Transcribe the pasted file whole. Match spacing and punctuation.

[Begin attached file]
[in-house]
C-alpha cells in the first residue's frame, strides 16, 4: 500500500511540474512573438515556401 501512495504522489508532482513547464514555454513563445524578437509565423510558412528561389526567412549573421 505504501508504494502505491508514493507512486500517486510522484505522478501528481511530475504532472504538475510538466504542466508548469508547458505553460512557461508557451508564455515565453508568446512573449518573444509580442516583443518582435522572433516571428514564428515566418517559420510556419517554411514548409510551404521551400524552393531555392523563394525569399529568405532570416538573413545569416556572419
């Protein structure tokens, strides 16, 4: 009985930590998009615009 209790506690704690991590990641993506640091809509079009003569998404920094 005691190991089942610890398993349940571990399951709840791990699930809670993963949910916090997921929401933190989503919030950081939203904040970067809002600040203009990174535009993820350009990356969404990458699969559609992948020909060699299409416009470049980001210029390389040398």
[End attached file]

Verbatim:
[in-house]
C-alpha cells in the first residue's frame, strides 16, 4: 500500500511540474512573438515556401 501512495504522489508532482513547464514555454513563445524578437509565423510558412528561389526567412549573421 505504501508504494502505491508514493507512486500517486510522484505522478501528481511530475504532472504538475510538466504542466508548469508547458505553460512557461508557451508564455515565453508568446512573449518573444509580442516583443518582435522572433516571428514564428515566418517559420510556419517554411514548409510551404521551400524552393531555392523563394525569399529568405532570416538573413545569416556572419
């Protein structure tokens, strides 16, 4: 009985930590998009615009 209790506690704690991590990641993506640091809509079009003569998404920094 005691190991089942610890398993349940571990399951709840791990699930809670993963949910916090997921929401933190989503919030950081939203904040970067809002600040203009990174535009993820350009990356969404990458699969559609992948020909060699299409416009470049980001210029390389040398």